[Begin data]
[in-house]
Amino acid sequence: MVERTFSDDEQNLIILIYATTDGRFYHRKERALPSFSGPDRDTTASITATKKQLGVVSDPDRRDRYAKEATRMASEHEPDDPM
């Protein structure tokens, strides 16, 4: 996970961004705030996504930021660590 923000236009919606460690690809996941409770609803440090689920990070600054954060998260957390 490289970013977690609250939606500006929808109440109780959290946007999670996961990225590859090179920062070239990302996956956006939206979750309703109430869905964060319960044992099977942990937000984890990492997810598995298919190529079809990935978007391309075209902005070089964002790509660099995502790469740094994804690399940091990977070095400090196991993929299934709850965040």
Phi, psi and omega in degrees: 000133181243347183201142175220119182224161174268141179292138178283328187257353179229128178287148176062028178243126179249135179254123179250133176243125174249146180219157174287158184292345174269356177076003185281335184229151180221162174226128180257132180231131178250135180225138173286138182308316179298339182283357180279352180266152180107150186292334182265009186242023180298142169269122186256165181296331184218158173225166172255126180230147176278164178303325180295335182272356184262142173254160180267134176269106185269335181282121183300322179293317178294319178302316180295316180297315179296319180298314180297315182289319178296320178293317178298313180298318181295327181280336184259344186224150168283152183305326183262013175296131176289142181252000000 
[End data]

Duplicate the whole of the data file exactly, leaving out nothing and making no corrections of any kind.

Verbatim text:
[in-house]
Amino acid sequence: MVERTFSDDEQNLIILIYATTDGRFYHRKERALPSFSGPDRDTTASITATKKQLGVVSDPDRRDRYAKEATRMASEHEPDDPM
């Protein structure tokens, strides 16, 4: 996970961004705030996504930021660590 923000236009919606460690690809996941409770609803440090689920990070600054954060998260957390 490289970013977690609250939606500006929808109440109780959290946007999670996961990225590859090179920062070239990302996956956006939206979750309703109430869905964060319960044992099977942990937000984890990492997810598995298919190529079809990935978007391309075209902005070089964002790509660099995502790469740094994804690399940091990977070095400090196991993929299934709850965040």
Phi, psi and omega in degrees: 000133181243347183201142175220119182224161174268141179292138178283328187257353179229128178287148176062028178243126179249135179254123179250133176243125174249146180219157174287158184292345174269356177076003185281335184229151180221162174226128180257132180231131178250135180225138173286138182308316179298339182283357180279352180266152180107150186292334182265009186242023180298142169269122186256165181296331184218158173225166172255126180230147176278164178303325180295335182272356184262142173254160180267134176269106185269335181282121183300322179293317178294319178302316180295316180297315179296319180298314180297315182289319178296320178293317178298313180298318181295327181280336184259344186224150168283152183305326183262013175296131176289142181252000000 